Rebuilding Appalachia
July 3, 2013
Hal Rogers Receives Partnering for Success Award
July 22, 2013

On July 1st, Fahe launched its #UncensoredAppalachia Instagram campaign to build awareness of conditions in Appalachia.  It was not an easy decision. Many non-profits struggle with the moral questions about using pictures of people in need and wonder if it’s exploitative, especially, in Appalachia, a place whose people and natural resources have been exploited in recent history.  In the end, I decided it is the right thing to do.

Appalachia is one of the poorest places in the US where, even before the economic meltdown, middle-class families are poor by national standards.  Our low educational attainment and poor health are national news, but people continuing to live without indoor plumbing or proper heat in the winter goes overlooked.  Good paying jobs are scarce, forcing families to be torn apart in the pursuit of a better standard of living.

Everyone who chooses to dedicate their career to community organizations has a moment where they can’t unsee how desperately we need each other.  And make no mistake, it is uncomfortable.  A person, place, idea, or action inspires us, and its not always the most moving experience, but you can’t shake its impression.  Mine was in Mount Sterling, Kentucky.  We were driving around a historically black and partially abandoned neighborhood.  I’d seen lots of dilapidated homes in Appalachia, but here they were close together, and mixed in with newer homes where two old lots were put together.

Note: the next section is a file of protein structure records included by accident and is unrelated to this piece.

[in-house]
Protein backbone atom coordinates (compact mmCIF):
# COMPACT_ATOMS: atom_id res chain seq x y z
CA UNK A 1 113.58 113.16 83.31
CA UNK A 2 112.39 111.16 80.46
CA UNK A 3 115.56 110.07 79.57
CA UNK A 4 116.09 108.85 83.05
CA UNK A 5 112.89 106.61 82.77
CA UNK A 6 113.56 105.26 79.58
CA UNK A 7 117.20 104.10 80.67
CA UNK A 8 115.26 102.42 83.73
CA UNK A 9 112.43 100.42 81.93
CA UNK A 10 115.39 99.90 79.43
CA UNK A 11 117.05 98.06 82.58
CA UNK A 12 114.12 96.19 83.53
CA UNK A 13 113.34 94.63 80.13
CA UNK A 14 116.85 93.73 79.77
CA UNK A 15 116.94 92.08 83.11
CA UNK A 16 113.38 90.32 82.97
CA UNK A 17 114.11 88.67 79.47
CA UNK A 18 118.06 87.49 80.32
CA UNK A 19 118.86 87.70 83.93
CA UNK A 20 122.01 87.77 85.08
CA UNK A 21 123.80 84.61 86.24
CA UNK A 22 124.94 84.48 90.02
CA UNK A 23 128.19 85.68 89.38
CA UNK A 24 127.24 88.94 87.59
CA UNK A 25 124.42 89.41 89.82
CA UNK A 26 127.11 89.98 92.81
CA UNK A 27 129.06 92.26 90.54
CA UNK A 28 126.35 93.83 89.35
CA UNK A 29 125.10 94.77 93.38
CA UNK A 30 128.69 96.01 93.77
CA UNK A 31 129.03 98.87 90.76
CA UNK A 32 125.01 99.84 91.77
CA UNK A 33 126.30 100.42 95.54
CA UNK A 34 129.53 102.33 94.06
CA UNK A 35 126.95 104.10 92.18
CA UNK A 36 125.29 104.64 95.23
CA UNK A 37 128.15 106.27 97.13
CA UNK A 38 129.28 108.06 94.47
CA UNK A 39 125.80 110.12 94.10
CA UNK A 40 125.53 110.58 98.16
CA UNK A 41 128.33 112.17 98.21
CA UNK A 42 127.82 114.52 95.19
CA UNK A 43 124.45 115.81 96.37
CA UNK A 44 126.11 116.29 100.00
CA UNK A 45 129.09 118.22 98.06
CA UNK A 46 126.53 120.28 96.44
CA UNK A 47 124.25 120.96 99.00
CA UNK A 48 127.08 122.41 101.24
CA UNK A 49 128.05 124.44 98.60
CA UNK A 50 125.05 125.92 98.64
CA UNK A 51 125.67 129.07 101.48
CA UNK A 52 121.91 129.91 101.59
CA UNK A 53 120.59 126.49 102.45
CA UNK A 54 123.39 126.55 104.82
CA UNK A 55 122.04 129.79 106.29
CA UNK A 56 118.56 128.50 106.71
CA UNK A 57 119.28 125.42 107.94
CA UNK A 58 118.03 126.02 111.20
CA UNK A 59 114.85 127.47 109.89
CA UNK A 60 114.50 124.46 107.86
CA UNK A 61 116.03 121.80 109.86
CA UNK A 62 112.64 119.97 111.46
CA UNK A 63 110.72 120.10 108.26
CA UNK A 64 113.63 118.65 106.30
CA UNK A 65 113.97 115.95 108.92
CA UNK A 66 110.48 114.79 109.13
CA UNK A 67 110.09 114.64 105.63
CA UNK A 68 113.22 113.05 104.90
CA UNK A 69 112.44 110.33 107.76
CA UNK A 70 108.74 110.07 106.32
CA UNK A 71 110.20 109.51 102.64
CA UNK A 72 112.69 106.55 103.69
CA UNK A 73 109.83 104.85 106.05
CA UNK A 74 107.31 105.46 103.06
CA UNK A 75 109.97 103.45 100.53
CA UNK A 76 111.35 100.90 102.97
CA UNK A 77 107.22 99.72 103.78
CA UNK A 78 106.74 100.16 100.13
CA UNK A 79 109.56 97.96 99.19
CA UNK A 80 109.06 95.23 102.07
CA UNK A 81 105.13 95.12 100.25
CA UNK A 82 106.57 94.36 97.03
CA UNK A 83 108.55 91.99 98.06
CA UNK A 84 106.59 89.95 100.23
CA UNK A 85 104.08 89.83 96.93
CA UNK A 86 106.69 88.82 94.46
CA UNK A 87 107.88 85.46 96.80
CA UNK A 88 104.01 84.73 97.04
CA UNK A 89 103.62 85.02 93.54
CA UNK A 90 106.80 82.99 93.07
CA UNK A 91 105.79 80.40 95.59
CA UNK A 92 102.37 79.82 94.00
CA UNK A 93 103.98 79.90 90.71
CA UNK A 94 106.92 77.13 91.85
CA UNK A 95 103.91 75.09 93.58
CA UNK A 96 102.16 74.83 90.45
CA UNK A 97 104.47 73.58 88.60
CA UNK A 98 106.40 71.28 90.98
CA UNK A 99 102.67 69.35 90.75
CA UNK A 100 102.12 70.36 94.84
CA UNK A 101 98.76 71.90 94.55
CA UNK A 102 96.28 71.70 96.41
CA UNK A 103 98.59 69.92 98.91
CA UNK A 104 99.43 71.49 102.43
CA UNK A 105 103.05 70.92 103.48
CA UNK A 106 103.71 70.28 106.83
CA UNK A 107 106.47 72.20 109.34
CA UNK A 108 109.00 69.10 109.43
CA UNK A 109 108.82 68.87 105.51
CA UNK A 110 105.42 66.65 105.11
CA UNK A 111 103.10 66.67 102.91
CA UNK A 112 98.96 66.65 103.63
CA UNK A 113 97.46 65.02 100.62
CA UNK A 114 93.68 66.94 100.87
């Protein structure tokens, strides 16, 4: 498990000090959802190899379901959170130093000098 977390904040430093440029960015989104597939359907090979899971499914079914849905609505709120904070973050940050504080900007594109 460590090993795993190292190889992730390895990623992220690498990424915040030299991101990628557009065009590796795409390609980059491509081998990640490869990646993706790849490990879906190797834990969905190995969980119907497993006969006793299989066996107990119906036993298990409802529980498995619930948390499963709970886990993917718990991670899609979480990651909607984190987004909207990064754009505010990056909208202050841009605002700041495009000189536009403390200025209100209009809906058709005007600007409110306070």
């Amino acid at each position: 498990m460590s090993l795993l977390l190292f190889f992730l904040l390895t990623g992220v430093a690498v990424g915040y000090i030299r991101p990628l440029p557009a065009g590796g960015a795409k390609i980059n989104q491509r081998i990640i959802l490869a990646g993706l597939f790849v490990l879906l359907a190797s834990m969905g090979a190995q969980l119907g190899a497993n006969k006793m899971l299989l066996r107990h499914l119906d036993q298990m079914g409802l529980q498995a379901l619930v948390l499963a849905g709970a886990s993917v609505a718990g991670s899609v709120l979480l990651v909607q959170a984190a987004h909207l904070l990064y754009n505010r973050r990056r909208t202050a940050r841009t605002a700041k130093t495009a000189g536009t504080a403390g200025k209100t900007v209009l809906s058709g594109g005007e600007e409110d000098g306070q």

So it wasn’t the old trailer duct-taped together that sparked me.  It was a nice new home with a late model Mercedes in the driveway.  And not just one.  It looked like a cruel version of Monopoly, and an apt analogy. Having that disparity and injustice shoved in my face was startling.

Our campaign is not about showing Appalachia in a negative light.  But it is about showing things how they really are.  And it’s about inspiring people who will make great things happen in Appalachia.  Yes, these images make us uncomfortable sometimes.  But that discomfort is how we know that to do nothing is wrong and someone has to make it right.  We’re here to help and we need others to help us get it done.

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